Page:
Back to Issue Forty-Five



for Abbie

That first time, I presented you my hemispheres,
my globe, as though defeated. No one but you
had seen my head without a hat for months now,

but in the bathroom’s ugly light, my scraggy scalp
was too exposed, the very air like forceps. I pictured
mapmakers in your pupils, documenting my head’s

irregular topography, noting scraps and tufts, the pale
spaces where it’d begun to look like nothing ever grew.
I shuddered. We were quiet. Then the razor’s buzz,

controlled steel burn, electric brushfire, and soon
I felt the curls pooling in my lap. You were steady,
gentle fingers guiding, combing, unfazed to touch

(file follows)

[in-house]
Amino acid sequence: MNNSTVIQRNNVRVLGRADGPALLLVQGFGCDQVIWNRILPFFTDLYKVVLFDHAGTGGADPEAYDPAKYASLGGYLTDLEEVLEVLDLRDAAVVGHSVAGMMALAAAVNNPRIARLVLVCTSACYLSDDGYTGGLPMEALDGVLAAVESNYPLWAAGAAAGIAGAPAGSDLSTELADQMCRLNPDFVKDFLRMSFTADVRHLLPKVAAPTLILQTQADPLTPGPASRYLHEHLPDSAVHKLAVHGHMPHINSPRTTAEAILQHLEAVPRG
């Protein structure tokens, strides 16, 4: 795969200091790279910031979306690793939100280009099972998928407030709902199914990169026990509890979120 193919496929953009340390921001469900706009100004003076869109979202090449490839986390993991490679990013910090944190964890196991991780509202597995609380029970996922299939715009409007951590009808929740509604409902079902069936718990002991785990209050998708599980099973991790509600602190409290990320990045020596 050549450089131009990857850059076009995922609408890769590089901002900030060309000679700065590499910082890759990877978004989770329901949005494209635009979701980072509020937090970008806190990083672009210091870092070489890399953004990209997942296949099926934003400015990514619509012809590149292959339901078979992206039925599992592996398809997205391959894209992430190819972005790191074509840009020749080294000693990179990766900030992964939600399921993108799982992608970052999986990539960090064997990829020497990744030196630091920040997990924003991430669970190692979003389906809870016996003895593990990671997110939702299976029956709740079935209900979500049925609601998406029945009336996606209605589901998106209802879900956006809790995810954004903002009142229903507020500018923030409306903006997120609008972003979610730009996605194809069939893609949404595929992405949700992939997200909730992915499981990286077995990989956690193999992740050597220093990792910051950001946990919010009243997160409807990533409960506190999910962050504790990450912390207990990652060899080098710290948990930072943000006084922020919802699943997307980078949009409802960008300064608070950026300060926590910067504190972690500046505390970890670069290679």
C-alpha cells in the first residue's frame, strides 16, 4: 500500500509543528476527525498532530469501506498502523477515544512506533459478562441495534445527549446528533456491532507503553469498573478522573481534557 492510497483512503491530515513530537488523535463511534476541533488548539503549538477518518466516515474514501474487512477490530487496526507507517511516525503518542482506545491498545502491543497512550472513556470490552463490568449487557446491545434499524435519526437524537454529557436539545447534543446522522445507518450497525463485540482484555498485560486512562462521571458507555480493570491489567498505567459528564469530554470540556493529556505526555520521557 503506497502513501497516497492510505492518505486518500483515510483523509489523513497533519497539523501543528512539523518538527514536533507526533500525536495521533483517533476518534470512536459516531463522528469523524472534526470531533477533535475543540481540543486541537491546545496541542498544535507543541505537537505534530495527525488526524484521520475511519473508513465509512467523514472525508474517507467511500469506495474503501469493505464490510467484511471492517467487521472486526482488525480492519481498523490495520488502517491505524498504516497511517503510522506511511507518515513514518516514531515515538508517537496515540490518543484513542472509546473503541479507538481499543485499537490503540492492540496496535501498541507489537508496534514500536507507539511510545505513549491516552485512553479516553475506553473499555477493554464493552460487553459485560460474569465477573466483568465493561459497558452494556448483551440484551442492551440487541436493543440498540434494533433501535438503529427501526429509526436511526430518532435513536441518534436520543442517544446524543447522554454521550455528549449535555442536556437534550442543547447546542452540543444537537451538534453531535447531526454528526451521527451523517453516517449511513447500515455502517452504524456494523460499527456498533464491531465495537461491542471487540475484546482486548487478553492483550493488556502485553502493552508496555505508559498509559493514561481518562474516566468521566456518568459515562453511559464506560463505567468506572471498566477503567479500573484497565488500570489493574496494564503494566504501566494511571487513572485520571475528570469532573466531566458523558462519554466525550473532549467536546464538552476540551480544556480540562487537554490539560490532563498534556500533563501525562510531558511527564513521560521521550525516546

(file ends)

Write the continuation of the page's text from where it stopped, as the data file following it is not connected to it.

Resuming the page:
this part of me that felt so like a wound, unfazed
to delve into the raw of it. When my head was smooth,
brand new the way that hope is new, you kissed me

like you’d always kissed me. And when I said I looked like
Caillou, femme Steve Harvey, you laughed, the ripple of it
cool and musical, smile swimming in the bathroom mirror.

Gustav Parker Hibbett is a Black poet, essayist, and MFA dropout. Originally from New Mexico, they are currently pursuing a PhD at Trinity College Dublin. They are a 2023 Obsidian fellow, and their most recent work appears or is forthcoming in GuernicaBansheeThe Stinging FlyThe Missouri ReviewPoetry Ireland Review, Zone 3Witness Magazine, and Propel. You can also find them on Twitter (@gustav_parker) and Instagram (@gustavparker).

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